There is no point in beating around the bush any longer. To be perfectly honest, the Astros pitching staff, as currently presented, is far away from championship caliber. Yes, it doesn’t help that Justin Verlander remains sidelined until further notice, although a bullpen session is a step in the right direction. Lance McCullers Jr. is on the IL along with most of the established bullpen. The actual bullpen is in shambles, even if some of the rookies have shown promise at times. And as the game in Oakland last night indicated, the veteran relievers have been just as bad, if not worst, than the rookies. Not all the time, but still way too often to be comfortable with any lead in the single digits.
Seriously, how does a staff walk Sean Murphy three times in a single game?
To be abundantly clear, the drastic roster turnover has been the key issue for the Astros in 2020. For a club that was heavily reliant — arguably more than what was comfortable — on internal depth heading into the season, the ongoing pandemic and its subsequent implications on the sport were a tough blow to absorb. That said, you have to work with what you have. For the Astros, that reality has translated into a pitching staff gradually worsening as the season progresses.
Some (Depressing) 2020 Numbers
If there is one issue to truly focus on, it is this staff’s propensity to issue walks. Lots and lots of walks. In fact, there is only one staff right now that has a higher walk rate than the Astros at 11.1 percent — the 14-27 Pirates at 11.2 percent. In the last seven days, no other pitching staff has issued more walks than the Astros (43). A stark contrast from a staff that averaged a 7.8 percent walk rate from 2017 through 2019.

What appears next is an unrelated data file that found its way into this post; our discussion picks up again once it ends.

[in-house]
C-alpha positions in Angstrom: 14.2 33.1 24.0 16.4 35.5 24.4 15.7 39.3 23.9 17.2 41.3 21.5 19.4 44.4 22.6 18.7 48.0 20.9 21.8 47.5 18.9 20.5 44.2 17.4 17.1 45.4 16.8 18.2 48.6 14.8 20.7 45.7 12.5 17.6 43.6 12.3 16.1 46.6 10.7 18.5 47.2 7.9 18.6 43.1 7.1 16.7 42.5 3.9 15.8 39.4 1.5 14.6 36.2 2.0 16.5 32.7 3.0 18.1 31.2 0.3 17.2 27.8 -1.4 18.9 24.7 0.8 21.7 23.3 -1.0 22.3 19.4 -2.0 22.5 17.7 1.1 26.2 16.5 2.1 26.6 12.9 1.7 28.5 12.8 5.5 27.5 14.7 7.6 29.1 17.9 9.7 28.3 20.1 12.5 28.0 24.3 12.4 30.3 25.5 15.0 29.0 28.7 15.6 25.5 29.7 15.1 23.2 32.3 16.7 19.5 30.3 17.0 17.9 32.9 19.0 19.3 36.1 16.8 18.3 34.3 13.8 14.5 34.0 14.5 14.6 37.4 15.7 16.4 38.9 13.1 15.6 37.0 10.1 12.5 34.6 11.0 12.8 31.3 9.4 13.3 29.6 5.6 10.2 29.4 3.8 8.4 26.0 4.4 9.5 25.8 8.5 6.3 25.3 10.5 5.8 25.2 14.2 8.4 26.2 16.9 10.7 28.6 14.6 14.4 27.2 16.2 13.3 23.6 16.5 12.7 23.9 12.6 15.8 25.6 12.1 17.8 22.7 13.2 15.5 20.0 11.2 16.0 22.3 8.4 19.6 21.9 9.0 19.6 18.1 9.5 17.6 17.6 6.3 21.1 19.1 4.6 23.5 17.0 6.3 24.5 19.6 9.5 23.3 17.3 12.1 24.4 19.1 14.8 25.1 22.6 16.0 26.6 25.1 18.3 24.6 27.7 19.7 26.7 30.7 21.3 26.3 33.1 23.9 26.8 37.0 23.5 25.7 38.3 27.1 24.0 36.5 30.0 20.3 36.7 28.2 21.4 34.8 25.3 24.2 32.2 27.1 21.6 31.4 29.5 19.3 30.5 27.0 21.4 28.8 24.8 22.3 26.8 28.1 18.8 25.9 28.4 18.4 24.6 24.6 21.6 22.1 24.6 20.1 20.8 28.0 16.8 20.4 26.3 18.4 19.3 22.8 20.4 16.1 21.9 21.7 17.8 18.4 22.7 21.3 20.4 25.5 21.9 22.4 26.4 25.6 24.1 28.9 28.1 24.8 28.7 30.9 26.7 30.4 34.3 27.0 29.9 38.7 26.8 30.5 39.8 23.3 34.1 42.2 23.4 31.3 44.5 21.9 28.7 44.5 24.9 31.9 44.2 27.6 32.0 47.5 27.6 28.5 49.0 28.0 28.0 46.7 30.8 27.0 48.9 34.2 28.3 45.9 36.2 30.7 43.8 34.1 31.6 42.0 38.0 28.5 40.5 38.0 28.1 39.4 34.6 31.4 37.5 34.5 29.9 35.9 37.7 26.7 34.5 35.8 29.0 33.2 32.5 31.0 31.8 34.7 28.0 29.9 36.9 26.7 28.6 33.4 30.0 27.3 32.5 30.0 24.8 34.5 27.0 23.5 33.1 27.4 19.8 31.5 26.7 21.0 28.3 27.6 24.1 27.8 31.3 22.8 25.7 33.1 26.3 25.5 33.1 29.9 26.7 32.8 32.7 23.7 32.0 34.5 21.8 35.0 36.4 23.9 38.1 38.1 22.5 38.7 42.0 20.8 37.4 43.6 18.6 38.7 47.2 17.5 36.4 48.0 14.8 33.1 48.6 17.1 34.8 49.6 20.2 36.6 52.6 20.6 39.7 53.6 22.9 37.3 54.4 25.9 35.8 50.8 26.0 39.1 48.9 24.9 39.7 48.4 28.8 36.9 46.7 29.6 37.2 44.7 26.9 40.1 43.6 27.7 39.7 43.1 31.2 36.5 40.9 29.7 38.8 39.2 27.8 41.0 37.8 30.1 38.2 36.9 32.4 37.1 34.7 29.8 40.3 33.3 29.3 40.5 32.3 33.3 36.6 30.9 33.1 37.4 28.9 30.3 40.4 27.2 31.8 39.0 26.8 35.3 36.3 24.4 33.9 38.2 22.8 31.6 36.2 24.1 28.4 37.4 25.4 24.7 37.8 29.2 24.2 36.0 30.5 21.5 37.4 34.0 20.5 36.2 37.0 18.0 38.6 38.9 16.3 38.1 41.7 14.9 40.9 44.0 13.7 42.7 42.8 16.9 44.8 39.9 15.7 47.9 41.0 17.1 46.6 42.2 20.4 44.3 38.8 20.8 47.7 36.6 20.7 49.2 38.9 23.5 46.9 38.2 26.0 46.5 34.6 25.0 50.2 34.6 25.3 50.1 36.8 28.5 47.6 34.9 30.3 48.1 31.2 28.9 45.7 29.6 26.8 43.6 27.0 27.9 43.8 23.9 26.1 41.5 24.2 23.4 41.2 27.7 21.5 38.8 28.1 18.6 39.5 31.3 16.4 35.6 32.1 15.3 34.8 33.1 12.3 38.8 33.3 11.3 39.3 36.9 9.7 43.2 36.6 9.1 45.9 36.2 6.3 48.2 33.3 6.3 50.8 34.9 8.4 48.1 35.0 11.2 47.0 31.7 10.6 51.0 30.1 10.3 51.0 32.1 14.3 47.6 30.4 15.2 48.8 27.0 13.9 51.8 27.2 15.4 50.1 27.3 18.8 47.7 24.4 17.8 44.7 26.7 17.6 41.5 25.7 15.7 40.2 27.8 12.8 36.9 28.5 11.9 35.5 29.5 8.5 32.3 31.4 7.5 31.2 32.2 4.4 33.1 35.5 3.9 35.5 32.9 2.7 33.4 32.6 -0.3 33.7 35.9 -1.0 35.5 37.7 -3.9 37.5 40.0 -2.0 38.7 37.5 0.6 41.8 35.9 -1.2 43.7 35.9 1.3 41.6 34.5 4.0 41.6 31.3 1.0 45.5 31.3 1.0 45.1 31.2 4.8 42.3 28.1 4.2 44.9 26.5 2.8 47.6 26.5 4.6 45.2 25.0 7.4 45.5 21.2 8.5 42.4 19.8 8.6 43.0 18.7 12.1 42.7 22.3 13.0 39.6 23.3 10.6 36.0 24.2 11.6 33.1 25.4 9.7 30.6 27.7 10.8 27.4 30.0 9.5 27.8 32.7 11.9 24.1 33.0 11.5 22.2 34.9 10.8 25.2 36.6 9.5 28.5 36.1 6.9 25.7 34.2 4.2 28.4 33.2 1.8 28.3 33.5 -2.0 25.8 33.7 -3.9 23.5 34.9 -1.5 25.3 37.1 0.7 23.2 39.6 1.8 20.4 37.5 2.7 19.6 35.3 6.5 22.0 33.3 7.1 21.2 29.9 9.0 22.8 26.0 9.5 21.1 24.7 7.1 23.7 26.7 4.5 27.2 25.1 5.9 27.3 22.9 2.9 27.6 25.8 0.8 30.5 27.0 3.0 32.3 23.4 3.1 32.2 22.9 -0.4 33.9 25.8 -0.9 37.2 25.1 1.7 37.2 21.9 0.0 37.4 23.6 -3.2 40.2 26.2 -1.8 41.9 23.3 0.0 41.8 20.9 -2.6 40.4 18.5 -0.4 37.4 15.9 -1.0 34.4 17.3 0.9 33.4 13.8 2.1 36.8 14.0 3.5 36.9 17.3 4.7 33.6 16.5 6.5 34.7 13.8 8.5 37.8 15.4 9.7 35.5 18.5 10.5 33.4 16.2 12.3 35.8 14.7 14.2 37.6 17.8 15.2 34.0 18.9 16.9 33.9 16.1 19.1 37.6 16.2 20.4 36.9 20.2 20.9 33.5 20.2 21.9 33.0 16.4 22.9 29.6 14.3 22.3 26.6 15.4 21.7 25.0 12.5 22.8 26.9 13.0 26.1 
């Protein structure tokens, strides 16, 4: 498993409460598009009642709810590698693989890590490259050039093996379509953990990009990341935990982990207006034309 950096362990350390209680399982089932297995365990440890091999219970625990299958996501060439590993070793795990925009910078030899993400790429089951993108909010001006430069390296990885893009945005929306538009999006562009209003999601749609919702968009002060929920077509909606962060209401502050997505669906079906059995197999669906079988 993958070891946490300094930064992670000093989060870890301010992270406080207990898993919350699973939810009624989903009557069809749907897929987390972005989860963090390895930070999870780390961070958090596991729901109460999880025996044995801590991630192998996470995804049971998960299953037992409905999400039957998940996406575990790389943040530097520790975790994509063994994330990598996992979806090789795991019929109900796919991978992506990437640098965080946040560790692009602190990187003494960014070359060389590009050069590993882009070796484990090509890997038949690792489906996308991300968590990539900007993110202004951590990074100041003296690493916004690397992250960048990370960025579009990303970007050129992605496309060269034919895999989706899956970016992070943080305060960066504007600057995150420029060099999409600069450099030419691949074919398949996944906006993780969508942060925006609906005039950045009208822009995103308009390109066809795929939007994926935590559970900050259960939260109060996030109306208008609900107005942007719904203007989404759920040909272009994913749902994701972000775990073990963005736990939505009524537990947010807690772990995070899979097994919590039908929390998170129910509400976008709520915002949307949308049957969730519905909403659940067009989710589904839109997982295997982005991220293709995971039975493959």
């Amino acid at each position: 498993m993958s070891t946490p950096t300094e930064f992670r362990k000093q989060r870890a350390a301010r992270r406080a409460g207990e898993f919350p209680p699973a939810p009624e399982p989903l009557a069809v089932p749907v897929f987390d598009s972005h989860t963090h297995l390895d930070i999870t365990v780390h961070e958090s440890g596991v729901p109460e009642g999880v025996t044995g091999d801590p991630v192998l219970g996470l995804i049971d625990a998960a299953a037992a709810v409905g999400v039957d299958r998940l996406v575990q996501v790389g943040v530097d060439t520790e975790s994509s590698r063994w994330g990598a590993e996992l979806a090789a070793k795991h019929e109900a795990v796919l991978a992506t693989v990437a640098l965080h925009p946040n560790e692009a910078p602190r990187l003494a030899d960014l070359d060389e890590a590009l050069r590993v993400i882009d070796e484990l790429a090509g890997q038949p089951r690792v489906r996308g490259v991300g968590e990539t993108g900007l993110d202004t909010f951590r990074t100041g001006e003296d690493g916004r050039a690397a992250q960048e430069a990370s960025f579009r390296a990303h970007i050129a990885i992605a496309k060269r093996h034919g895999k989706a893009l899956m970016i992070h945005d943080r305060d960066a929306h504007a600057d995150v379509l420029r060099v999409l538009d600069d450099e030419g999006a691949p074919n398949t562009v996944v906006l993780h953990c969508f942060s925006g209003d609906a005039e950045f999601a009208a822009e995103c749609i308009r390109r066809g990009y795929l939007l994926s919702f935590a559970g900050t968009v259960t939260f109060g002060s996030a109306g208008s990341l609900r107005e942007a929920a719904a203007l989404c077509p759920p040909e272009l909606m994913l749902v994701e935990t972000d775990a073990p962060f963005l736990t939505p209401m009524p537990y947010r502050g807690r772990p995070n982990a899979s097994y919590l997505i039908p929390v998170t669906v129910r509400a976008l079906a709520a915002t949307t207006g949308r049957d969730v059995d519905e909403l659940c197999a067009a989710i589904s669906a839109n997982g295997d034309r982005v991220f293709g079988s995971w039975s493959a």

Houston’s bullpen, in particular, with a 13.8 percent walk rate is impossible to ignore, which is the highest mark in baseball today. Of the six relievers who have thrown at least ten innings this season, only Ryan Pressly (8.8 percent) and Brooks Raley (6.8 percent) have walk rate lower than ten percent. Andre Scrubb currently leads the pack with an incredible 22.7 percent walk rate with Blake Taylor at 15.3 percent and Enoli Paredes at 13.2 percent. Cy Sneed also fits into the equation with a 12.2 percent mark. Eliminate the ten inning threshold, the number of relievers with high rates only goes higher. Take Josh James at 16.7 percent, for example. Anytime a staff has a lot of mostly rookie relievers posting high walk rates, it is only a matter of time before the runs start coming.
Rookies and Walks Don’t Mix in Relief
The Astros pitching staff before Verlander and Roberto Osuna went down due to injuries were going to be operating on a thin margin. That margin was razor thin for a while and doesn’t even exist now. For this club to make a run into the postseason, they need to regain some of those lost arms. Hopefully that happens, but we don’t know for sure. Either way, this pitching staff has to overcome its walk issues soon or else. At least Zack Greinke has continued to be a delight to watch in a Houston uniform, which has to count for something in this calamity of a season.